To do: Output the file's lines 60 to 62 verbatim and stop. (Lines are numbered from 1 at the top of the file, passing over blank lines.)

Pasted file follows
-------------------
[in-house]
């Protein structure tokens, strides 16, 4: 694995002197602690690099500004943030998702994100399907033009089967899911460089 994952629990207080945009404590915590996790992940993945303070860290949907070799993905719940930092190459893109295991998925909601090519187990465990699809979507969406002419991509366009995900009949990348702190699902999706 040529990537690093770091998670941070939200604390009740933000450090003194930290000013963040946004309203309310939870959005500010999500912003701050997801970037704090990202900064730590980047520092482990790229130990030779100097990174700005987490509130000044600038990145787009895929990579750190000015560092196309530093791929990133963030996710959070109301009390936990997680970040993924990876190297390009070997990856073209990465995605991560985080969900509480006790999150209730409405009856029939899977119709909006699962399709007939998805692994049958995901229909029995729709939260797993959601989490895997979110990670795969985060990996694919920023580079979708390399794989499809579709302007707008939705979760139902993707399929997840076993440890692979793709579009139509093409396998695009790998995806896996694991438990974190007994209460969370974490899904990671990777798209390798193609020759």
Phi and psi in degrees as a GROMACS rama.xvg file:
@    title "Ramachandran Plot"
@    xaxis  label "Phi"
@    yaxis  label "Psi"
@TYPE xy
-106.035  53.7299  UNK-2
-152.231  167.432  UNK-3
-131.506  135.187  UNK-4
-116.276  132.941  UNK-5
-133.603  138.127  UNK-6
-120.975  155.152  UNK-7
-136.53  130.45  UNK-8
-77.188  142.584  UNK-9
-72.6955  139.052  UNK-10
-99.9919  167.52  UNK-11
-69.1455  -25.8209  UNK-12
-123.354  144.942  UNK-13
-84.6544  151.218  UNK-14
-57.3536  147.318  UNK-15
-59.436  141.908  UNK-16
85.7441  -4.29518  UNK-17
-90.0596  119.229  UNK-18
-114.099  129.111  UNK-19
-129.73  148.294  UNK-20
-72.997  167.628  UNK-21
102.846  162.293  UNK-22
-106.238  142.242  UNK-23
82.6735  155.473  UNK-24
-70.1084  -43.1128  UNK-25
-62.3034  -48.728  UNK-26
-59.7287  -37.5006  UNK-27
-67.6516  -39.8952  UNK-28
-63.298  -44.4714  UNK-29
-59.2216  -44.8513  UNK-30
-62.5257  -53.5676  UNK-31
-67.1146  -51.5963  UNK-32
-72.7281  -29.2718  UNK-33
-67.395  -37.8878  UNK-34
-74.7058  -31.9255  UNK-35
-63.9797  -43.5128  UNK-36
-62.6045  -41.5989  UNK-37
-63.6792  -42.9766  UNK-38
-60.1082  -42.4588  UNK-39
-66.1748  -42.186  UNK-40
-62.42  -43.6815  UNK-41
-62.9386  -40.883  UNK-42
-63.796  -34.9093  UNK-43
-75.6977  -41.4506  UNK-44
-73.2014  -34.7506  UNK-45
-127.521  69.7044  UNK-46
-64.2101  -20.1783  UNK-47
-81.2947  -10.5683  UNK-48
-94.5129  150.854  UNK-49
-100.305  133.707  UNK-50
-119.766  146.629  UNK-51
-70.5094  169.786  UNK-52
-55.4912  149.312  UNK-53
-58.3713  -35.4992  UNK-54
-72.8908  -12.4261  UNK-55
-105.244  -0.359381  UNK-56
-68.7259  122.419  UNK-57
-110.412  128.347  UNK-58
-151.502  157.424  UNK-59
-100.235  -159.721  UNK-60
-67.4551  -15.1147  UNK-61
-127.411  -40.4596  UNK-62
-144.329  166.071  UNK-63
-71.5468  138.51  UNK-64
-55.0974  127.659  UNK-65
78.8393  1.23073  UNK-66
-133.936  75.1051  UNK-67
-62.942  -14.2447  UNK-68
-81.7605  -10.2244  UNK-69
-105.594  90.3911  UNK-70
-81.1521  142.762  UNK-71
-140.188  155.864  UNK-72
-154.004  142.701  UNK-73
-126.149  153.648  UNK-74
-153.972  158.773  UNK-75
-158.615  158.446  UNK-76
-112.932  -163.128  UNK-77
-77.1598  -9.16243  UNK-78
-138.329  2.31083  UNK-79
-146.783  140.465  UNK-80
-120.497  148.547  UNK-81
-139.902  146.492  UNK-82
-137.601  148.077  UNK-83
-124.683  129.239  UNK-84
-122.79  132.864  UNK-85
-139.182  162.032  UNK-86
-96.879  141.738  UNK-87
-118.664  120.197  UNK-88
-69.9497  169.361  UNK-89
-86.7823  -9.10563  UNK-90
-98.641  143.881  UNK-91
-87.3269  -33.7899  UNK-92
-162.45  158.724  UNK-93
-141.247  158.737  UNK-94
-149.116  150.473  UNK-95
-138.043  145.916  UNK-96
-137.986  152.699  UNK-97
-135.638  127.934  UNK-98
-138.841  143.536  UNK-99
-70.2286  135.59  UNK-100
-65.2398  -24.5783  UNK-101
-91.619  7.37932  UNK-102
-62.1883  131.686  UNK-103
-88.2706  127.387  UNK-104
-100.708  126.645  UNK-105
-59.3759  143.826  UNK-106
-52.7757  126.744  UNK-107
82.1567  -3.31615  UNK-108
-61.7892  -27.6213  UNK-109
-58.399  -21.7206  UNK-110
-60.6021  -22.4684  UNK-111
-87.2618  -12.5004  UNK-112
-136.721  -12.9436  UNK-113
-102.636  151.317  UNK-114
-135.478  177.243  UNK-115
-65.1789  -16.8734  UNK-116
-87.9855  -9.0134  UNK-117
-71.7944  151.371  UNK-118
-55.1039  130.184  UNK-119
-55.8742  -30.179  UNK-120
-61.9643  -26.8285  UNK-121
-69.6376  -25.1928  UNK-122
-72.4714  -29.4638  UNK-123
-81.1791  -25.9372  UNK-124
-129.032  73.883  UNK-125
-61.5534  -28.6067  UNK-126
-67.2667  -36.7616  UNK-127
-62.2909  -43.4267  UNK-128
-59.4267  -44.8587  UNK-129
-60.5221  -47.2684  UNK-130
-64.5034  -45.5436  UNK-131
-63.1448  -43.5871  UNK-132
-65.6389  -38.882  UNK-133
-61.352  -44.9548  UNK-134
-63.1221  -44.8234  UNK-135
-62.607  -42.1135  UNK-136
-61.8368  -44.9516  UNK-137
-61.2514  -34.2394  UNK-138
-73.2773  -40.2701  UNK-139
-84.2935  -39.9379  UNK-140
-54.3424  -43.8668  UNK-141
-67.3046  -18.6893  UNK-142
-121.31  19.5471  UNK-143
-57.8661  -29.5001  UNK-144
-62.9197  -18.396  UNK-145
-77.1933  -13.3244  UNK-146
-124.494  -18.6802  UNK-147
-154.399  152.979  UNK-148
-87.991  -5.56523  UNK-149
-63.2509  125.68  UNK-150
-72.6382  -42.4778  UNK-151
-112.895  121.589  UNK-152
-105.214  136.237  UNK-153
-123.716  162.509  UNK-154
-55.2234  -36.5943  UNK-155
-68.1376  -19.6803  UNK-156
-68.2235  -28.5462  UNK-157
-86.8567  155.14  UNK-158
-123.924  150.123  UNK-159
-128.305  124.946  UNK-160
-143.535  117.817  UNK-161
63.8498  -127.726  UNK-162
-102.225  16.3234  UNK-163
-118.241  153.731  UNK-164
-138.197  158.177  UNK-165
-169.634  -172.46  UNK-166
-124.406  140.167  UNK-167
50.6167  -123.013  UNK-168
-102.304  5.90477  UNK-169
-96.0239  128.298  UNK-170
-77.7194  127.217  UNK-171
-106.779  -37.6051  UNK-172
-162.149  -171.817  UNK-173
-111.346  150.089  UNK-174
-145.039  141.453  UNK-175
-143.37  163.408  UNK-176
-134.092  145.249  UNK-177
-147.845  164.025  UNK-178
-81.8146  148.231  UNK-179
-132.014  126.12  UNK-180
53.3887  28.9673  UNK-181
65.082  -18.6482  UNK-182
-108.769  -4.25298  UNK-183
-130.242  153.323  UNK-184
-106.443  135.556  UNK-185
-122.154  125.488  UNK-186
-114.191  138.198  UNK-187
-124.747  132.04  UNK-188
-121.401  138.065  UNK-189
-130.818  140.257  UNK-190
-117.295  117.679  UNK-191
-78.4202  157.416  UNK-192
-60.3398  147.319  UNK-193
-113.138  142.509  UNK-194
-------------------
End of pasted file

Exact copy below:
-58.3713  -35.4992  UNK-54
-72.8908  -12.4261  UNK-55
-105.244  -0.359381  UNK-56